fantasy book reviews science fiction book reviewsfantasy book reviews Lawrence Watt-Evans The Fall of Sorcerers 2. Above His Proper StationAbove His Proper Station by Lawrence Watt-Evans

After I finished A Young Man Without Magic, I didn’t know how Lawrence Watt-Evans was going to salvage this series. The main character, Anrel Murau, was so inconsistent and indifferent that I loathed him. In Above His Proper Station, Lawrence Watt-Evans finally gives us a reason to care.

Anrel Murau’s one redeeming characteristic is his high moral standards. When it comes to standing his ground and choosing right from wrong, he is willing to sacrifice his own comfort and security. That’s noble of him, but the problem is that Anrel can’t seem to match the determination to do something with the right moment to act.

The Walasian Empire is in the midst of a complete revolt. Anrel, as an unintentional instigator, has fled to the capital city of Lume to seek aid after his attempt to save his Beloved’s sister has gone awry. In Lume, Anrel’s deliberate naiveté continues to lead him from problem to problem. He becomes involved with the thieves of the city after he is robbed. When disaster strikes and his haven amongst the criminals is destroyed, he flees to the home of a foreign emissary and sorcerer who takes him in.

Lord Blackfield, the foreign emissary, is a powerful sorcerer and a seemingly well-intentioned benefactor for Anrel. While staying with Blackfield, Anrel is brought back to the center stage of the political process that is attempting to reshape the Empire. Anrel’s naiveté once again is such a liability… you have to wonder when he’ll ever get a clue.

Anrel’s nearly complete lack of growth in embracing his ability as a sorcerer is too glaring not to mention. It doesn’t make any sense that Anrel would abandon such an obvious source of potential power to help others. I expected him to seek training or something… That’s the problem with Anrel. He’s an idiot, and it’s hard to like him.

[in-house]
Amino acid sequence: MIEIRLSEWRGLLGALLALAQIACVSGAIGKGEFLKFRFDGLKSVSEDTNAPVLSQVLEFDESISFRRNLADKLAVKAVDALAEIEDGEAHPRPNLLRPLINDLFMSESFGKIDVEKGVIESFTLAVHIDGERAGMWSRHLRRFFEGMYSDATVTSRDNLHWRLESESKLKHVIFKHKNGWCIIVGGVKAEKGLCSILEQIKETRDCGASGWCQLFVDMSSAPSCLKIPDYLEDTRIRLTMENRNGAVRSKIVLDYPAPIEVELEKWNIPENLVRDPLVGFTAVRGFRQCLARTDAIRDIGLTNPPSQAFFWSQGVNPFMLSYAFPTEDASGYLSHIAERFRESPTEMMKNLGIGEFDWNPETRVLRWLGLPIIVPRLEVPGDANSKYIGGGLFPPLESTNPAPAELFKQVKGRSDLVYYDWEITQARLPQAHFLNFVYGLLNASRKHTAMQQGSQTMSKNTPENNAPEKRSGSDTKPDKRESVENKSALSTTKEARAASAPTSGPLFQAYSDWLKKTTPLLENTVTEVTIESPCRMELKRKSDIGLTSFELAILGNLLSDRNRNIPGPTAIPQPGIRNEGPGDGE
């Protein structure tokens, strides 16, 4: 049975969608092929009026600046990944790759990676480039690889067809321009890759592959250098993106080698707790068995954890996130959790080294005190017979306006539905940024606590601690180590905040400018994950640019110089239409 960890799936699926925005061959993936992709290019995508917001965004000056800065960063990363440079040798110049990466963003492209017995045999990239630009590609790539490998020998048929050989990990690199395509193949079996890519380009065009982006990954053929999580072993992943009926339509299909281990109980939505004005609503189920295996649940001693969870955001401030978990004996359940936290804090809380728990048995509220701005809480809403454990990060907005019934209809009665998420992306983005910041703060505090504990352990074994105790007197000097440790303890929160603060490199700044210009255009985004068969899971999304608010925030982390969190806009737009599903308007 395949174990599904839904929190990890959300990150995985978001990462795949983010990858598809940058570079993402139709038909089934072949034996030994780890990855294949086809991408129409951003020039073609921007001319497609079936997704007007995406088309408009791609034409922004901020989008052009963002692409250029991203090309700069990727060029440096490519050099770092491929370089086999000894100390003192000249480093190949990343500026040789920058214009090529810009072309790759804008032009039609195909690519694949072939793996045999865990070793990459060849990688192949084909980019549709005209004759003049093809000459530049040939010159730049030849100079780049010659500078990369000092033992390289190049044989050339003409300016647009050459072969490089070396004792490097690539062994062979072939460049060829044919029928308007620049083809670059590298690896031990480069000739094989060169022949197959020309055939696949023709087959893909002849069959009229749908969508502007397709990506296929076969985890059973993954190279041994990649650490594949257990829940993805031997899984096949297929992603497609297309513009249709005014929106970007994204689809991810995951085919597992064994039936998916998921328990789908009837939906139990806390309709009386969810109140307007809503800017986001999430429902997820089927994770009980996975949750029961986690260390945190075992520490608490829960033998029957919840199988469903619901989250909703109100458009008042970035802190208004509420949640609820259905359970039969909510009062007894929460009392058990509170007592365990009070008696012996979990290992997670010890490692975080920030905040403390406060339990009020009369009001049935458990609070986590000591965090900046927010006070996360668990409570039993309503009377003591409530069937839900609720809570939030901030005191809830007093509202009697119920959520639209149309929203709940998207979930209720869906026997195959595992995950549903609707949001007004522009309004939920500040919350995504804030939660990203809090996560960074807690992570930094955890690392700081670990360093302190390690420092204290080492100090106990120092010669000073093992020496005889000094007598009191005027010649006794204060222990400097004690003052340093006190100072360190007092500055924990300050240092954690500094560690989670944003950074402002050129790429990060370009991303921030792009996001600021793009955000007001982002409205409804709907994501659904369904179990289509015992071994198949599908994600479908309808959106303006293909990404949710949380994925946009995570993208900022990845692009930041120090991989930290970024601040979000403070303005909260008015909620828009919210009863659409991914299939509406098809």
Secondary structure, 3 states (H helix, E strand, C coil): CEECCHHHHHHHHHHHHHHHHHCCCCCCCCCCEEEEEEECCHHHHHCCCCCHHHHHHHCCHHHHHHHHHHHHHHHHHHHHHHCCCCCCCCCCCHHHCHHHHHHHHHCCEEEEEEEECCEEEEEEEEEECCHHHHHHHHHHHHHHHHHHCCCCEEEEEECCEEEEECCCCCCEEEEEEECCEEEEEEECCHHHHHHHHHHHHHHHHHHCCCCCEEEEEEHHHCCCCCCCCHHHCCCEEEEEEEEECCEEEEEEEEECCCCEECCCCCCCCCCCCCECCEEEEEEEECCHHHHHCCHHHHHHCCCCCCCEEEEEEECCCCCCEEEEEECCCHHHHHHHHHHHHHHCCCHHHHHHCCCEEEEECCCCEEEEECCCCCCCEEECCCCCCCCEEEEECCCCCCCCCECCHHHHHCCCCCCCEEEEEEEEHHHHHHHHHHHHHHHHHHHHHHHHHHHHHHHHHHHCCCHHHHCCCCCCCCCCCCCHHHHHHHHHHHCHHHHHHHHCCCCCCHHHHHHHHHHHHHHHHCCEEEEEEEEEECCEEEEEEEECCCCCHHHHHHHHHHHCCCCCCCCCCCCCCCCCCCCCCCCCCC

Above His Proper Station is mostly an interesting read because Watt-Evans’ world building is so solid – his portrayal of pre-revolutionary France just feels right. The Fall of the Sorcerers has potential and Above His Proper Station is better than A Young Man Without Magic… I just wish I liked Anrel a little better.

The Fall of the Sorcerers — (2009-2010) Publisher: Lawrence Watt-Evans, author of the acclaimed Legends of Ethshar and Worlds of Shadows novels invites readers to embark on a rollicking journey in a brand-new fantasy series. Anrel Murau is a scholar, a young man with no magical ability even though he is the son of two powerful sorcerers. Anrel’s lack of talent bars him from the ruling classes, but he is content to be a simple clerk. Upon returning to his childhood home after years of study in the capital, Anrel finds his friends and family held under the thumb of the corrupt local lord. When this lord murders a dear friend, Anrel finds that although he’s not a sorcerer, he is not without other means to demand justice. If he can survive life on the run, that is. Carrying only his sword, a few coins, and his wit, Anrel must leave behind everything he has ever known, trust himself to unexpected allies, and outmaneuver leagues of enemies who will stop at nothing to keep his dangerous ideas from ever being heard. Magic and intrigue collide in a swashbuckling tale of daring escapes, beautiful witches, and one quiet young man’s rise to hero — or traitor. Nothing will ever be simple for Anrel again, as his personal quest may provide more peril for those he holds dear.

Lawrence Watt-Evans The Fall of the Sorcerers 1. A Young Man Without Magic 2. Above His Proper Station


  • John Hulet

    JOHN HULET is a member of the Utah Army National Guard. John’s experiences have often left a great void that has been filled by countless hours spent between the pages of a book lost in the words and images of the authors he admires. During a 12 month tour of Iraq, he spent well over $1000 on books and found sanity in the process. John lives in Utah and works slavishly to prepare soldiers to serve their country with the honor and distinction that Sturm Brightblade or Arithon s’Ffalenn would be proud of. John retired from FanLit in March 2015 after being with us for nearly 8 years. We still hear from him every once in a while.